Luther Arrives in Worms
On April 14 , Luther arrived in Frankfurt, and the next day he went to Worms. Luther trusted that he “would enter Worms also against the will of all the gates of hell and the powers of the air.”1 Instead, he first heard a trumpet sound. When Luther and his companions approached the city gates on April 16 around ten in the morning, trumpets from the church tower announced his arrival. In front of the city gate, a delegation of the Saxony nobility waited to lead him to the place where he would be staying. Along the streets approximately two thousand people greeted him loudly, much to the annoyance of the papal delegation. Pictures of Luther sold so well that printers could not meet demand. There were even pictures of Luther with a dove above his head, as a sign of the Holy Spirit, who was leading him. People wanted to touch him, as if he were an image of the saints or a relic. The entry into Worms, according to critics, was so well organized that most people would have been reminded of Jesus’s entry into Jerusalem.
Luther was lodged at the Johanniterhof, where part of the Saxon delegation lived. The emperor would have preferred to have him lodged in the neighborhood of the Habsburgers, to keep an eye on him, but the Saxons believed that was too risky and enforced their own wishes. Because of the imperial diet, the town lacked sufficient accommodations for all the travelers, and Luther had to share his room with two others. Almost immediately, he was visited by several rulers, such as the young Philip of Hesse (1504–1567), who would become quite important for the cause of the Reformation.
On the morning of April 17, Luther was informed that at four o’clock in the afternoon he was expected at the palace of the bishop near the church tower, where he would appear before the emperor. He was told no more, because at that time it was still not clear how they were going to deal with this point on the imperial agenda. He hoped that he would at least have an opportunity to explain his vision about justification and discuss the points of disagreement. Because there was still ample time before his four o’clock appointment, he decided to first carry out his pastoral responsibilities and paid a visit to Hans von Minkwitz, a nobleman from Kursachsen who was seriously ill. Luther first heard his confession and then celebrated the Lord’s Supper with him. While he was personally against the individual celebration of the Lord’s Supper if no congregation was involved, he sometimes made exceptions, as in this situation.2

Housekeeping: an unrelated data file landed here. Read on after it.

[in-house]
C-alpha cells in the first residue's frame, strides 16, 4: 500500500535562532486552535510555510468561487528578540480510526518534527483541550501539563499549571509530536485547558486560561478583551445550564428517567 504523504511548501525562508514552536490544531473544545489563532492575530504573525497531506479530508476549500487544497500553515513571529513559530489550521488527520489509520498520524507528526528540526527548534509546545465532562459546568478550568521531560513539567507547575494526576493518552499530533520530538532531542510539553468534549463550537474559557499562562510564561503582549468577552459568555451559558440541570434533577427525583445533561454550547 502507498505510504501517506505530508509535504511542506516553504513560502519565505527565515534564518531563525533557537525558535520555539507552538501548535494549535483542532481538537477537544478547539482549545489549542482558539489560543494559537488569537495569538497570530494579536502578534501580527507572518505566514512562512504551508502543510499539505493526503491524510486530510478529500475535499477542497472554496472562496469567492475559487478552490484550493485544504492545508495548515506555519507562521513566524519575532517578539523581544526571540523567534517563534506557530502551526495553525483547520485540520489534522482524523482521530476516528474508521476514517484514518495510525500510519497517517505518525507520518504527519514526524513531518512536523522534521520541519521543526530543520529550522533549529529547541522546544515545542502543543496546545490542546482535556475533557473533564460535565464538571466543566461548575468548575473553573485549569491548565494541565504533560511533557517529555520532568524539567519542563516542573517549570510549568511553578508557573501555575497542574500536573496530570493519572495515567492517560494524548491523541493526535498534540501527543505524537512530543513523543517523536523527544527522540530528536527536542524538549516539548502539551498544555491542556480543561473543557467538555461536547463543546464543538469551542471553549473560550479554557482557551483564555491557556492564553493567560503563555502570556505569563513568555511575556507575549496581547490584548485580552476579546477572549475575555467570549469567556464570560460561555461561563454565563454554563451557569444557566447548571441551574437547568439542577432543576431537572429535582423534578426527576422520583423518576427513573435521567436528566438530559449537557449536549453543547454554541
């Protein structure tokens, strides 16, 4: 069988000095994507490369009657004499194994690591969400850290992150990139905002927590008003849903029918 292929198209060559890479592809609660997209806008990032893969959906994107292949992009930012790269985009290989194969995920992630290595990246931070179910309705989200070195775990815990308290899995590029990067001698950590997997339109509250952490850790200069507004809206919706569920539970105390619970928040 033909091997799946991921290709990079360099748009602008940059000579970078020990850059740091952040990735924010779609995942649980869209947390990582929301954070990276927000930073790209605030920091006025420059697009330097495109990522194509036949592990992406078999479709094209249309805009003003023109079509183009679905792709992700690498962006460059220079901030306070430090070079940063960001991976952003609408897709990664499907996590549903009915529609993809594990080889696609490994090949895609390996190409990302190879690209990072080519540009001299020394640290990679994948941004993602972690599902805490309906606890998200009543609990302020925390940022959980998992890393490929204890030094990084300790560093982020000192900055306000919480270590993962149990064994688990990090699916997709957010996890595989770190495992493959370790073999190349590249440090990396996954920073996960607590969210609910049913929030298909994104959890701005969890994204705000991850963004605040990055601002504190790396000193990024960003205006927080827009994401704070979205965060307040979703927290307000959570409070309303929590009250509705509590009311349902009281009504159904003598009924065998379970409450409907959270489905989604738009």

As they had arranged, one of the emperor’s chamberlains picked up Luther at noon. Because the streets were full of people who wanted to see him, he was led via small gardens and alleyways to the emperor. The beginning was awkward; Luther entered with a cheerful expression on his face but soon realized that such behavior contravened protocols for being in the presence of the emperor. Luther was also surprised when Johannes Eck, who was actually in service to the archbishop of Trier but spoke here on behalf of the emperor, asked if all the writings on the table were his. Luther then requested that they be named one by one. When that was done, he acknowledged that he had indeed written them. Immediately, he was asked to retract them. Luther requested time to give this demand consideration, “because it concerns God’s Word, and that is after all the highest in heaven and earth.” Luther did not want to fall under the judgment of Christ, “who said that whoever is ashamed of me on earth, I will be ashamed of him before my heavenly Father and his angels.”3
When he stood before the emperor and appeared to have some doubt, his request for some time to reflect was not surprising. He was standing before the most powerful man in the world, who was surrounded by a large group of powerful people from both the church and the empire. The emperor had just made it clear that for his own health, for that of the entire church, and for that of the whole empire, it would be better if he would quickly recant and then act normally again.
Luther realized that everything he had ever written would have to be retracted with one statement.
Additionally, Luther realized that everything he had ever written would have to be retracted with one statement.4 The lack of communication only increased tensions. The emperor spoke only Spanish and French, while Luther spoke only Latin and German—there was little to say. In reaction to his request for time for reflection, Eck told Luther that he did not have the right to make such a request, because he should have known in advance that he was called here to recant. But the emperor wanted to be merciful and granted him time for reflection until the next day at noon.
Afterward, he immediately left and heard from supporters that his performance had not been impressive. It had been difficult to hear him, and he had not shown a strong defense. When he returned to the inn after his first hearing, toward late afternoon, he wrote a letter, which was as much as he could do since so many people wanted to see and talk to him.